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weightless flight
The author experiences microgravity on a Zero Gravity airplane flight. (copyright Steve Boxall, courtesy G. Cecil)

My ZeroG adventure

A few months ago I was selected as one of 75 scientists, engineers, and technicians to take a new course in microgravity. This course was created with a grant from the Florida Job Authority and taught by SpaceTEC to help aerospace workers understand the microgravity environment and to give us extra training to help us obtain new employment once the shuttle program ends in 2010. We spent two weeks in class learning about microgravity, or more commonly known as “zero gravity”. This course included a flight with ZeroG, so we got to float like an astronaut in microgravity. This plane does parabolas like NASA’s infamous “Vomit Comet”. No, I did not even get queasy.

It’s nothing like I’ve ever experienced before. I’ve jumped off things, jumped out of planes 4,600 meters (15,000 feet) up, swam underwater, rode rollercoasters, and more, but nothing I’ve experienced can come close to describe what it’s like to float in microgravity. It was a once in a lifetime experience.

At one time I got trapped in the middle of the plane. I couldn’t reach the walls or ceiling or floor. All I could do was float and flail around in vain. It was pretty funny. One other time, someone just barely tapped my foot sending me into a slow cartwheel unable to stop. Many other times I felt like a pinball in a pinball game. I would try to float gently and would get bumped by someone and go off in all kinds of different directions ricocheting off other people and walls.

I’ve jumped off things, jumped out of planes 4,600 meters up, swam underwater, rode rollercoasters, and more, but nothing I’ve experienced can come close to describe what it’s like to float in microgravity.

Besides having fun floating, we had three experiments to do during our flight. One was to toss around a toy spaceship exploring the action/reaction phenomenon described in Newton’s Laws of Gravity. Our next experiment was to observe what less dense liquids do inside a bottle with more dense liquids during microgravity. We used oil and water in the bottle. The less dense liquid would eventually go to the middle of the bottle. Our last experiment was to open an actual International Space Station medical kit, put on gloves, and bandage an imaginary cut on a patient’s arm. Sounds easy, eh? Well, it isn’t. As I was putting on the gloves, I kept tumbling round and round. I got as far as wiping the fake wound with alcohol before we ran out of time.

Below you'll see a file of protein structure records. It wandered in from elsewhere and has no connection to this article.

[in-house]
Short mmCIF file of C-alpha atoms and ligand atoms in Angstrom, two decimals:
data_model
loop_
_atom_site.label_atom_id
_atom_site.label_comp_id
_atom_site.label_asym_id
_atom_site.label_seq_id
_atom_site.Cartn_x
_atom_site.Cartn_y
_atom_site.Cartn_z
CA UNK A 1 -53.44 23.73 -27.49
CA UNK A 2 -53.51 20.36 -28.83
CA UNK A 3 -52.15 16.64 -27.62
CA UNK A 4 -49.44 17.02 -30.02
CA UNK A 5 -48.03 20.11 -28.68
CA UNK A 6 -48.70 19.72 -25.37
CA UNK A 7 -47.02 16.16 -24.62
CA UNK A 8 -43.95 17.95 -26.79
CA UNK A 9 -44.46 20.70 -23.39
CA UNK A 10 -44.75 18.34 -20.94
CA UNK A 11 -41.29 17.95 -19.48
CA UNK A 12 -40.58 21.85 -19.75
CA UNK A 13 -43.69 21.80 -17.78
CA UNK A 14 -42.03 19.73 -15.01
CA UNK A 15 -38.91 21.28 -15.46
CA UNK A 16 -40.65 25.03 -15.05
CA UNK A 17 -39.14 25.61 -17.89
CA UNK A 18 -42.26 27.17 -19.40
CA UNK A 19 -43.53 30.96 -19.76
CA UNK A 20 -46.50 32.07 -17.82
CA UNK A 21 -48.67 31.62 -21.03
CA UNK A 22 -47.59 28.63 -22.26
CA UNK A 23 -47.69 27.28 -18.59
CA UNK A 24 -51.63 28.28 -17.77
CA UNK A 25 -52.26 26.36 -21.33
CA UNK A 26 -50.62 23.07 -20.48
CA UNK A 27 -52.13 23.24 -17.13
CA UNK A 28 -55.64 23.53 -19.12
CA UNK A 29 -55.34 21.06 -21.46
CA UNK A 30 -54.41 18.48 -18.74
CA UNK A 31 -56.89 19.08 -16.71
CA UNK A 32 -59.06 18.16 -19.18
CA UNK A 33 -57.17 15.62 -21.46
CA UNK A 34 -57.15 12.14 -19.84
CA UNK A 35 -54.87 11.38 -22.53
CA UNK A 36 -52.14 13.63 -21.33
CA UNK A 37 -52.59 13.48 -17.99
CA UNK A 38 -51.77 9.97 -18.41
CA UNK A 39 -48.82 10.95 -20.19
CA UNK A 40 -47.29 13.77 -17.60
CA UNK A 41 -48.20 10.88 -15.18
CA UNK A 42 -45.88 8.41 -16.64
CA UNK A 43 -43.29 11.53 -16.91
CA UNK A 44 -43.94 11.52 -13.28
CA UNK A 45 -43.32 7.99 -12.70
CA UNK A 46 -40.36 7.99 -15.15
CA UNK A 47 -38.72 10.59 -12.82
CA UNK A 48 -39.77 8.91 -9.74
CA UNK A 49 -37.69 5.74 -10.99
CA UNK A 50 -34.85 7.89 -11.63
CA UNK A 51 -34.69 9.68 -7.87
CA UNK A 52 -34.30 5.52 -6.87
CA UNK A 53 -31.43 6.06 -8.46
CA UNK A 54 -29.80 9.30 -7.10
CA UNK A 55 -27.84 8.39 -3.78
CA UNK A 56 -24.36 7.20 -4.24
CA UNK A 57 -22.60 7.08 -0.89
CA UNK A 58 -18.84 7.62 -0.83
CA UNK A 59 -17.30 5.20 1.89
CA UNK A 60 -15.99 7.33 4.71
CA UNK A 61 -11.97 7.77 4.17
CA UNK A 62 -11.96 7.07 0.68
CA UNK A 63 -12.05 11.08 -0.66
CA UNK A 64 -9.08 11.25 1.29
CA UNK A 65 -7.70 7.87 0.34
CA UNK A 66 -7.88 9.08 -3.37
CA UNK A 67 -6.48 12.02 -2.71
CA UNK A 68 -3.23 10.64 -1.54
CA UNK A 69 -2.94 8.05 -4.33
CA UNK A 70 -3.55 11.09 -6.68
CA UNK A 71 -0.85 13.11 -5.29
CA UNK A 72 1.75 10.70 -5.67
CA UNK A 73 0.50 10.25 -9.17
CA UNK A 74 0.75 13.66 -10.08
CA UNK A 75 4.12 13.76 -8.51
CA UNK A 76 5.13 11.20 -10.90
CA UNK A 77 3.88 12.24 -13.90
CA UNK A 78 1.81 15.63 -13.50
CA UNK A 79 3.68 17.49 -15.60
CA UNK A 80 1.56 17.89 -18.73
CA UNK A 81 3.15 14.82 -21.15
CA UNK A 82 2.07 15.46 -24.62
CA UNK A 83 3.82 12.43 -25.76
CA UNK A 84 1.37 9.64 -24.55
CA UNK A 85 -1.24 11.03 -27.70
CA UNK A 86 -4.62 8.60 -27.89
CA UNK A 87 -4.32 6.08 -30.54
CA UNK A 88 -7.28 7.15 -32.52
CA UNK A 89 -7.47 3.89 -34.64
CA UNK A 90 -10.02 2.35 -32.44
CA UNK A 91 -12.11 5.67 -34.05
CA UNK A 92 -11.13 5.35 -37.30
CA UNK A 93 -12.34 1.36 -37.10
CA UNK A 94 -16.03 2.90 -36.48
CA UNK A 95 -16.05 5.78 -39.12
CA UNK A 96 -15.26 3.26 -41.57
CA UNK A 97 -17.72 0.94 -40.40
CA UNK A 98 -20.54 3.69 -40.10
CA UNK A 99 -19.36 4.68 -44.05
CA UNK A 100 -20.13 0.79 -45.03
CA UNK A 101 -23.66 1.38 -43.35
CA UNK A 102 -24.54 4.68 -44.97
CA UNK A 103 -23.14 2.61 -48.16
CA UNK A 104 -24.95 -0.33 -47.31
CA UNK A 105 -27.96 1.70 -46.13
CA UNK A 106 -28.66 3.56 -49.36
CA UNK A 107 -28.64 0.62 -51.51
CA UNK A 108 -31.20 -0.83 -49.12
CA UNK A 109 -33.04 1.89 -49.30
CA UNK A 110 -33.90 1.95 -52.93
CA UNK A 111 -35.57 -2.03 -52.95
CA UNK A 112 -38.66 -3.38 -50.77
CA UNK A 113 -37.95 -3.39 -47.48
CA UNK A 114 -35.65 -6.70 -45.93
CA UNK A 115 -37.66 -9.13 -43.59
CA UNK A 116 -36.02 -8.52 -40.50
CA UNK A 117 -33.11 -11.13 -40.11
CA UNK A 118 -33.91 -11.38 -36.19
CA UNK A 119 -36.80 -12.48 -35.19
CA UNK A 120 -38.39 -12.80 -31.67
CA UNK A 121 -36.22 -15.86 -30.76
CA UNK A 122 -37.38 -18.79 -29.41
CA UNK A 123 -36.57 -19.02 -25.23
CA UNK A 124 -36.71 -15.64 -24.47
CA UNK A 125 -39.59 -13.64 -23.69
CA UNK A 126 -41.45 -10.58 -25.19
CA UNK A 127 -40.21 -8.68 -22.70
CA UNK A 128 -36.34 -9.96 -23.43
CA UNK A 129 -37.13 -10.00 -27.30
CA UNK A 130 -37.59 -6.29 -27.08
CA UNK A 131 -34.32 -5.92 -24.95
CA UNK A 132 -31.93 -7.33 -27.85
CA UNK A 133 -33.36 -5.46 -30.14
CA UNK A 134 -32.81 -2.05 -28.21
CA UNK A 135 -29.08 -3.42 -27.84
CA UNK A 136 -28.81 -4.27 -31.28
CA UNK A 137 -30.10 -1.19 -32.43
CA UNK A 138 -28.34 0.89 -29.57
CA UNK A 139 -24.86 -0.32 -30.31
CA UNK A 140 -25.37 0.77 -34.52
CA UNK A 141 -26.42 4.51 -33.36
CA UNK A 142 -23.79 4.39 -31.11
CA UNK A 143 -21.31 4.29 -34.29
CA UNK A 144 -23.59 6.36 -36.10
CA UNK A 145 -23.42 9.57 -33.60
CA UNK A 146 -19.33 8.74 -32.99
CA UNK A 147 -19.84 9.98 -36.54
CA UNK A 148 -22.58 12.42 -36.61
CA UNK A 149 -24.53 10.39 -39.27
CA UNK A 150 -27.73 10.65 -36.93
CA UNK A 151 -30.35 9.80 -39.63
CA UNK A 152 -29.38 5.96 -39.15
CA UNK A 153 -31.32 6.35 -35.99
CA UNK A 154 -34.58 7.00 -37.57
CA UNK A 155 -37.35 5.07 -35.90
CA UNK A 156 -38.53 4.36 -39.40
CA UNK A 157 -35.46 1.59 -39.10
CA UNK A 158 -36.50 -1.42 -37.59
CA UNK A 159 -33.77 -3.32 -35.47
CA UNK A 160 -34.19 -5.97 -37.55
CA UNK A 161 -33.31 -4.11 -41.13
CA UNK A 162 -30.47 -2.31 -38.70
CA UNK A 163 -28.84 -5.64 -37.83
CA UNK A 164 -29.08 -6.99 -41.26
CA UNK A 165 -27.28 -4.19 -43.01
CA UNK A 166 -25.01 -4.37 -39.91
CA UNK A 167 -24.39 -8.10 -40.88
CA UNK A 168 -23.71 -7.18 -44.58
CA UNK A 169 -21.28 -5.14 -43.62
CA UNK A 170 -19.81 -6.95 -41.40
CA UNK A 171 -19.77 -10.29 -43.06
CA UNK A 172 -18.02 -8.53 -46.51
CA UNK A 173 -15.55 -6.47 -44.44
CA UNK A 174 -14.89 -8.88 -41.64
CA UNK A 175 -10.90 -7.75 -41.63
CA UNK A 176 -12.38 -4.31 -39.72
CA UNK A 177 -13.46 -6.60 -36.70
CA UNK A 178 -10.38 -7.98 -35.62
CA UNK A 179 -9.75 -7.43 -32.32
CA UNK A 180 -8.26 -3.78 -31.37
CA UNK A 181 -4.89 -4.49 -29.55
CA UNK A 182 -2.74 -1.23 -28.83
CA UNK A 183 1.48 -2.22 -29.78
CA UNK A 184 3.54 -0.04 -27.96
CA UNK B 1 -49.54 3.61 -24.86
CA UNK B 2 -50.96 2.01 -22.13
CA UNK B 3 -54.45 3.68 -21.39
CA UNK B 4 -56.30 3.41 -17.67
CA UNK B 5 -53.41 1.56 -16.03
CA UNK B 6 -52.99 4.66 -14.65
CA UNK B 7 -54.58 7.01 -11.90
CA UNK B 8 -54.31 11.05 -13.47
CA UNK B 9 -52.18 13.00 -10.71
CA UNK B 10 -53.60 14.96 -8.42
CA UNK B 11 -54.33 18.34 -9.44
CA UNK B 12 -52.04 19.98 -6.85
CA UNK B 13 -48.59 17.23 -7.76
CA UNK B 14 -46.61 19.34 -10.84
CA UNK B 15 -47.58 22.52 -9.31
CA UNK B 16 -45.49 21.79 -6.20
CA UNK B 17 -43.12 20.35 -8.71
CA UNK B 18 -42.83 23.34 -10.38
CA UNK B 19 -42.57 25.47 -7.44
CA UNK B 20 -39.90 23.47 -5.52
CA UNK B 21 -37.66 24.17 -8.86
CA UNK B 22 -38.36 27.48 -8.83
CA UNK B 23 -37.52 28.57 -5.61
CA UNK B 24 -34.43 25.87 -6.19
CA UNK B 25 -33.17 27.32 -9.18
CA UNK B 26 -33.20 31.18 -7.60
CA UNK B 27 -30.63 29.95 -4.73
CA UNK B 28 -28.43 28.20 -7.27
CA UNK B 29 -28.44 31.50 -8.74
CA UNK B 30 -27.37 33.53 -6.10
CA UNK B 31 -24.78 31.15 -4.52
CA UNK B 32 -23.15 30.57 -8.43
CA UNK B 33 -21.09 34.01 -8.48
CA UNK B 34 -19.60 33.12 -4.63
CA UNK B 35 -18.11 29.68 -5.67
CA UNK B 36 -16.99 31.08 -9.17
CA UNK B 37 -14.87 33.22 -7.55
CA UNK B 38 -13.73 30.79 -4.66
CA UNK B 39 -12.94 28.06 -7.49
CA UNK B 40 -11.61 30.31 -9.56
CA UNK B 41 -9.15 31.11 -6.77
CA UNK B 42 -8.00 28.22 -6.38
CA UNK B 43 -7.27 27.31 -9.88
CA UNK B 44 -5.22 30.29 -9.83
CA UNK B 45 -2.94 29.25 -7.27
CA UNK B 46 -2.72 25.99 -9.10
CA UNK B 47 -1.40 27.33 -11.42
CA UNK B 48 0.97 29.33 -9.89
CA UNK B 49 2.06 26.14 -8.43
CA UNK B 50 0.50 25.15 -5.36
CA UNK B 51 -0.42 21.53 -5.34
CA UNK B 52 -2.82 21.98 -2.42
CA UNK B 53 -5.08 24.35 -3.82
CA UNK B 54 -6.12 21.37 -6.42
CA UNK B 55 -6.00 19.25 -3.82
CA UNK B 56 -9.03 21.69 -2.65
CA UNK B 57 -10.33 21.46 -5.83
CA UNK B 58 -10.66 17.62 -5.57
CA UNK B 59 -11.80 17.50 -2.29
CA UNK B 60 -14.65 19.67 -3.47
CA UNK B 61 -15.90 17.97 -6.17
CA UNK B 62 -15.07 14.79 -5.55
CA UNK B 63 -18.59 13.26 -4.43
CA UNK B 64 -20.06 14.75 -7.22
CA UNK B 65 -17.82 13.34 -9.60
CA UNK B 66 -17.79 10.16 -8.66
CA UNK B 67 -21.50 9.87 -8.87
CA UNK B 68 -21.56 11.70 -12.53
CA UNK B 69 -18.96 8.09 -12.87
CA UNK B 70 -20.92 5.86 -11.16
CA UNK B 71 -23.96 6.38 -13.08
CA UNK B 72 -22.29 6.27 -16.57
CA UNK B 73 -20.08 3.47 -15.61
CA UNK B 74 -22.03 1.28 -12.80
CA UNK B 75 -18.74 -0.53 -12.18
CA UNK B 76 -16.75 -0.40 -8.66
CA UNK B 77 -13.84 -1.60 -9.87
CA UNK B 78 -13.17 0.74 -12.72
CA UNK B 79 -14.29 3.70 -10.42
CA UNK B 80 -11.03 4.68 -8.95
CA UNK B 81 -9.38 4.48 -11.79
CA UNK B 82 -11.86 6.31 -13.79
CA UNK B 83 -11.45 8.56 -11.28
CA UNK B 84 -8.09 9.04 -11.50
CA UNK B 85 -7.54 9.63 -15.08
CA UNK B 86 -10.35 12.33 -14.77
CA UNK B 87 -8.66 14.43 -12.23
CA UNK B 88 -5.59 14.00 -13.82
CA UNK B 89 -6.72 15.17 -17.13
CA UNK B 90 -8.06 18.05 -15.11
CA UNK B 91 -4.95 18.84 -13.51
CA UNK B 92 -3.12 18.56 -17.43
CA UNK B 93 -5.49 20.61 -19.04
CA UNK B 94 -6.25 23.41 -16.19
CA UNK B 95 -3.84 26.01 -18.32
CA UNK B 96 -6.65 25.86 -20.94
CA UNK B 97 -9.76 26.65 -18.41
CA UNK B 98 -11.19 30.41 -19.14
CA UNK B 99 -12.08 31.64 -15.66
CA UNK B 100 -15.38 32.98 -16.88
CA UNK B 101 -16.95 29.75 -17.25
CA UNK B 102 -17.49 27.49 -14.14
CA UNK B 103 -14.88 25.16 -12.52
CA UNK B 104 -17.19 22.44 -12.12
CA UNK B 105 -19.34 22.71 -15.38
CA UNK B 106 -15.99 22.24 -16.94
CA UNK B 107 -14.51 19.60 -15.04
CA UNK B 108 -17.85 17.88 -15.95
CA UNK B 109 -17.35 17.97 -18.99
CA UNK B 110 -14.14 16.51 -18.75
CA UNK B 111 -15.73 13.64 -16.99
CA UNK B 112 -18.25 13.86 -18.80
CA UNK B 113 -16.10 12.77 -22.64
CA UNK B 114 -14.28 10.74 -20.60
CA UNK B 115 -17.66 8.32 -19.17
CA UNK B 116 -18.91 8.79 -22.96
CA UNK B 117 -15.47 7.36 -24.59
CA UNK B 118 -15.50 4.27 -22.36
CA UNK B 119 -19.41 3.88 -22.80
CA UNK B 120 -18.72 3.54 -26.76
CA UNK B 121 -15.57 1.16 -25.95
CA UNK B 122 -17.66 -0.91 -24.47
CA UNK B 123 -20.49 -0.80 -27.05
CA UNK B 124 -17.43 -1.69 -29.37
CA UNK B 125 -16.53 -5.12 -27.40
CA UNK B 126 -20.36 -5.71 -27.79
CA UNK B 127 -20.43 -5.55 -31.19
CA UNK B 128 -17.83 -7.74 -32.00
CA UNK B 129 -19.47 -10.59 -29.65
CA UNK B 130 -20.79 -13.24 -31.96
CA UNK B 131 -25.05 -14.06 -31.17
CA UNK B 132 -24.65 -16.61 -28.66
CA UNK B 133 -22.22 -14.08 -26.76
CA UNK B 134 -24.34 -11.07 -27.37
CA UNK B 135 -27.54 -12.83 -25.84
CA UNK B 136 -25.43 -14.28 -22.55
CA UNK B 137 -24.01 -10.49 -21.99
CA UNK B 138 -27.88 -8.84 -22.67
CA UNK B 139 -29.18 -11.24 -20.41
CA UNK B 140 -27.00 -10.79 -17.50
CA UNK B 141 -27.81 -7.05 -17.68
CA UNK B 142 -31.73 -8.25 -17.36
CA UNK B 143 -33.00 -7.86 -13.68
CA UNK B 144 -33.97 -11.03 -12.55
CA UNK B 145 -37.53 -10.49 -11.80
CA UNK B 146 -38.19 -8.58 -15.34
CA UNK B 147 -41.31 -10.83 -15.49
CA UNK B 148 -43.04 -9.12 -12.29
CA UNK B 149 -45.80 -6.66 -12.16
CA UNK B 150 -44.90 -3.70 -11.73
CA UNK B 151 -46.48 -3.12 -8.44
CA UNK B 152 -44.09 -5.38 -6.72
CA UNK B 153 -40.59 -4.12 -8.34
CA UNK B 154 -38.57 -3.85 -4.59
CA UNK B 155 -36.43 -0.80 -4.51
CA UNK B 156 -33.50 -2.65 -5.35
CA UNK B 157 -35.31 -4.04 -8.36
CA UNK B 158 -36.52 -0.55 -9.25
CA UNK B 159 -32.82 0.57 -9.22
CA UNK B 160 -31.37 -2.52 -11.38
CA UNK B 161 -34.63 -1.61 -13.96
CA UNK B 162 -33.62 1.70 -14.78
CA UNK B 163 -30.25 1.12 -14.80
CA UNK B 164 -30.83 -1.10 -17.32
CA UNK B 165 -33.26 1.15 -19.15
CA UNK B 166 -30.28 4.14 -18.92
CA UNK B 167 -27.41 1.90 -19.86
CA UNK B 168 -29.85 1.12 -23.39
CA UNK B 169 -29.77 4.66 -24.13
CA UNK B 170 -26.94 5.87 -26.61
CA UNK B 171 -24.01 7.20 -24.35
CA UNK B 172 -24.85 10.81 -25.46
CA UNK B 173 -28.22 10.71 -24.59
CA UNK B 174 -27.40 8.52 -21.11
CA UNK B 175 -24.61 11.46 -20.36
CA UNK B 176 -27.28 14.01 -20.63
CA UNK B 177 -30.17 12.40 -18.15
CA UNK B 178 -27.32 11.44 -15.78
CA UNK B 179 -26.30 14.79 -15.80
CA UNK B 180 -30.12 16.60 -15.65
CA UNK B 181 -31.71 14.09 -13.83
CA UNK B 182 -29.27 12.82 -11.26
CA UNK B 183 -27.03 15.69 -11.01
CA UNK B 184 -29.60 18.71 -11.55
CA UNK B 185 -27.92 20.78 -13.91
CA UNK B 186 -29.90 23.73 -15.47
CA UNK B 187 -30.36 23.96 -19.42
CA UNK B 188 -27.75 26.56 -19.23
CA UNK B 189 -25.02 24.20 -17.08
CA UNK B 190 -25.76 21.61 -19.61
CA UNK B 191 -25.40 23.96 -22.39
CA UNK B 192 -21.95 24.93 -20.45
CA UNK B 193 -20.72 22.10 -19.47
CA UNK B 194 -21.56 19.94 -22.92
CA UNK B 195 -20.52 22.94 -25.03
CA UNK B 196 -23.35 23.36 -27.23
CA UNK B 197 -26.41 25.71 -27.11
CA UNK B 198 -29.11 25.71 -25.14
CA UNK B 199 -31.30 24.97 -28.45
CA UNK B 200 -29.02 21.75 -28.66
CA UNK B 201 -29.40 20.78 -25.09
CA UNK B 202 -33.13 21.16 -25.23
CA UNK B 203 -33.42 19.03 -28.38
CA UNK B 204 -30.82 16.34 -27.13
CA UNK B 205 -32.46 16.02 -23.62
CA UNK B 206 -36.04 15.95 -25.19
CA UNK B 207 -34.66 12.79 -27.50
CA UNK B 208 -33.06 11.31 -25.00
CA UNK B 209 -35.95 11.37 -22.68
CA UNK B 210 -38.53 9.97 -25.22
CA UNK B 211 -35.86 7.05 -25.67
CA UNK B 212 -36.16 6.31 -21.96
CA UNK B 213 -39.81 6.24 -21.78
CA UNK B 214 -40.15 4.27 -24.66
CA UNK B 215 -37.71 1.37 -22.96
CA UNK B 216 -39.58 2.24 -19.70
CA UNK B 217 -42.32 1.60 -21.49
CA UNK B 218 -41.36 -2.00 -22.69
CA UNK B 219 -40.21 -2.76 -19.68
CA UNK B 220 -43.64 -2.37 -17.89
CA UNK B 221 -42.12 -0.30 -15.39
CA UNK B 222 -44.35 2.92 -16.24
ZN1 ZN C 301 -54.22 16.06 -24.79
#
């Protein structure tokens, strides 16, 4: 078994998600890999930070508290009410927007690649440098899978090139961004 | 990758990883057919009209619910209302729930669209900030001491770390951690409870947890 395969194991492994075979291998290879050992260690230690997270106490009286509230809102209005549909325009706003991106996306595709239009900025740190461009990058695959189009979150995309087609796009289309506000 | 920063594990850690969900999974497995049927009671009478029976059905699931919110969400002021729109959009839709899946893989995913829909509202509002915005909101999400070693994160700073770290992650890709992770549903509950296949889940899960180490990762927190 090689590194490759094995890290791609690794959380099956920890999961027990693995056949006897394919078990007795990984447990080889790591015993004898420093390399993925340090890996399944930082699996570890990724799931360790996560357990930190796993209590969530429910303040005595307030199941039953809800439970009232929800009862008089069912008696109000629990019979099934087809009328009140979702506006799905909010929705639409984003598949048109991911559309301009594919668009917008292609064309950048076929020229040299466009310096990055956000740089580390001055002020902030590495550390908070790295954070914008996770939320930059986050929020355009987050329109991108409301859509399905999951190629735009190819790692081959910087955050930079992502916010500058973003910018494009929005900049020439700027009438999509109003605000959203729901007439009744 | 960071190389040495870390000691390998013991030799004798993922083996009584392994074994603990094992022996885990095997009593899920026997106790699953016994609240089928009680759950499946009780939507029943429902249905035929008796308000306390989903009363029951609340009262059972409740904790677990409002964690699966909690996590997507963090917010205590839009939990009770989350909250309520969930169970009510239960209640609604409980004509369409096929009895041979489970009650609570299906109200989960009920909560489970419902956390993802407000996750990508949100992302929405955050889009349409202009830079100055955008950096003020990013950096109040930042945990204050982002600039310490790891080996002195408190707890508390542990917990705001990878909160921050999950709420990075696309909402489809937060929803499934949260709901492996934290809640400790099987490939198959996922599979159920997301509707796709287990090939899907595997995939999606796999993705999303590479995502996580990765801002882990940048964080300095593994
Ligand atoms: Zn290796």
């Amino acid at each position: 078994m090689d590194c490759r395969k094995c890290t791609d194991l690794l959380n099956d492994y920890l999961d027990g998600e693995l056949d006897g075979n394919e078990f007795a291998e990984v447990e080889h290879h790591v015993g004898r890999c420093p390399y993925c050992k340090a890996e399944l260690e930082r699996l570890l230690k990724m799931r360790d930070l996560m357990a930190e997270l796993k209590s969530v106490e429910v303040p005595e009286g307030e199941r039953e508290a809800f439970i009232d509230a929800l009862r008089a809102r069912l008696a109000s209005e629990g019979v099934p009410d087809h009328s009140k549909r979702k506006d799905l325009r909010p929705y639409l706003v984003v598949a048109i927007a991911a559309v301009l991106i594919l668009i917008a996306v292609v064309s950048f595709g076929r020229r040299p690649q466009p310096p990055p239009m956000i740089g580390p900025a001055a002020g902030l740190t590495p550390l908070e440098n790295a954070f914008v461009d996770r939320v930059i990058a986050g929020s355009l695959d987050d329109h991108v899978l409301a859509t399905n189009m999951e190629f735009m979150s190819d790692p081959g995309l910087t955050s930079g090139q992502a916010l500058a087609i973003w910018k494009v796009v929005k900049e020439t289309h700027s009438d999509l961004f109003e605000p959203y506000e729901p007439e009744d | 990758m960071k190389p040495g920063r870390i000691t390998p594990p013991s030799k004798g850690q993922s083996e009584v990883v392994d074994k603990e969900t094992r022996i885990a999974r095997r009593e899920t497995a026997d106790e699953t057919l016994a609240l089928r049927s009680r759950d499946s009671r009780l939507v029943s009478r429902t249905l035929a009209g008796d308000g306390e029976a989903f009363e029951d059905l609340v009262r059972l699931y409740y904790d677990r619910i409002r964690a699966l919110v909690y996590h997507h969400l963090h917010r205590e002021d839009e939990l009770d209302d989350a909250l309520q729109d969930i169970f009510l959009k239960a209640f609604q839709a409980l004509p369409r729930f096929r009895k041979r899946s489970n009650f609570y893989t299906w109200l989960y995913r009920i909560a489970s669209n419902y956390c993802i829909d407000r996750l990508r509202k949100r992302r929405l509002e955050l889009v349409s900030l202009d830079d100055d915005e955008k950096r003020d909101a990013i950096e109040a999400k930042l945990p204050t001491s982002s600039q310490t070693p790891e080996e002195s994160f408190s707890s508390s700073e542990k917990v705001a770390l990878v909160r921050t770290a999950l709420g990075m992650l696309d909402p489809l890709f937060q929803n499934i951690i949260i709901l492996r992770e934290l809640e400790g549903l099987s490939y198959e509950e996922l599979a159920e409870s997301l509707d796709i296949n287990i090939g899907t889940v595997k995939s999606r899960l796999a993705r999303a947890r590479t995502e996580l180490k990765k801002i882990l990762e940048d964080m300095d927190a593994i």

Microgravity would last for about 30 seconds and then gravity would suddenly return. The coaches would warn us to get our feet pointed down, but many times you couldn’t do it in time. That’s when you would be on the ceiling weighing nothing and then a microsecond later you weigh 110 kilograms (245 lbs) and plummet to the floor in a heap. Gravity would grab us fat boys with a vengeance. I hit the floor pretty hard at times. We would then start to climb the parabola again and I would end up lying there weighing 1.8 times my weight (200 kg, 441 lbs) until the next episode of microgravity. The next day I was pretty sore but I bore it with pride.

This was the nearest I’ll ever get to being an astronaut. I can now cross this experience off my “bucket list”. As our primary instructor Bob Ward liked to say, “Onward, upward, downward, repeat…”


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